Your experience is very encouraging and it gives me confirmation that working with the geriatric population can be very rewarding. I have always enjoyed being around older adults and absorbing all of their wisdom. I agree they are the most appreciative for any help they receive and they value the time that is spent with them. I also have interests in many other areas of PT and have no idea what I will choose as my career path but working with older adults has continued to be an option of interest for me. There do not seem to be many colleagues who truly desire to work with older adults because they view it as unrewarding due to monotony or lack of patient progress. So it is very refreshing to hear how much you enjoyed your experience and  it makes me happy with my decision to do my second clinical in a SNF. I also love your advice on  preconceived notions of performance. I will keep this in mind throughout my future clinical rotations!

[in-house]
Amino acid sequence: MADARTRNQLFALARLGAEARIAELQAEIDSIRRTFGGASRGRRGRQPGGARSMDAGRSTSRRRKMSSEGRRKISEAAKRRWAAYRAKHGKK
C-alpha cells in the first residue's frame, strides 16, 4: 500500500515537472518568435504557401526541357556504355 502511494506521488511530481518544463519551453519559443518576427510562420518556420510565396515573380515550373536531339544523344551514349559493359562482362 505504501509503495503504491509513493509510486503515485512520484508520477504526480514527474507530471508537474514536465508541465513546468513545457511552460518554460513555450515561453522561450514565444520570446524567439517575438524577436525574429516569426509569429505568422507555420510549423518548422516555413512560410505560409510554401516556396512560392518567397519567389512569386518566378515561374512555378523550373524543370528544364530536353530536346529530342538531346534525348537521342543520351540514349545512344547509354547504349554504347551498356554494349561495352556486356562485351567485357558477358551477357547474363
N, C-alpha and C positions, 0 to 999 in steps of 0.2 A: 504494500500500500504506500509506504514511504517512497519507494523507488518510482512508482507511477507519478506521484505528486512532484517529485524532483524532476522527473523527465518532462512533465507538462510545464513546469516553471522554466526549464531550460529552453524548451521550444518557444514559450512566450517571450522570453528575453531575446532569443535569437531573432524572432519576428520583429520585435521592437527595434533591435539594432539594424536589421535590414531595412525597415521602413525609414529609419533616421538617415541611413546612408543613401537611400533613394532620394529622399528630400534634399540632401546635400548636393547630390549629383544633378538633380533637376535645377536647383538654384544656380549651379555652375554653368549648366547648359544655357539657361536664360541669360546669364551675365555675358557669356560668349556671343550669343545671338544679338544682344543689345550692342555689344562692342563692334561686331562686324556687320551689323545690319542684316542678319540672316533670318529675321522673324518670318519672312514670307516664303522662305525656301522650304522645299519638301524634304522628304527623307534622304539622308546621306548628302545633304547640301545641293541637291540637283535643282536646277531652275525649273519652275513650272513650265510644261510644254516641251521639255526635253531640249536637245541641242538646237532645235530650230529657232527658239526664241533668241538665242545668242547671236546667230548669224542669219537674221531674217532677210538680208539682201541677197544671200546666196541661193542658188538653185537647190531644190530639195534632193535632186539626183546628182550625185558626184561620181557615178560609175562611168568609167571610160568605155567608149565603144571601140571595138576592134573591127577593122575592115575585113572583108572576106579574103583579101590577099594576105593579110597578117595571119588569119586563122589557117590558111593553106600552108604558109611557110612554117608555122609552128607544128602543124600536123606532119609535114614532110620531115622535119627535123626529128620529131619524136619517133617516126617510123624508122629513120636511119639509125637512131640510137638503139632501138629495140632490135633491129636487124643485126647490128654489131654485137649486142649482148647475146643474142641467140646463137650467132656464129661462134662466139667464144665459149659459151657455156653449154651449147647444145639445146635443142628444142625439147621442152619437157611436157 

I have enjoyed your blog posts and wish you luck as a future PT!

Vaughn March 11, 2013 12:47 PM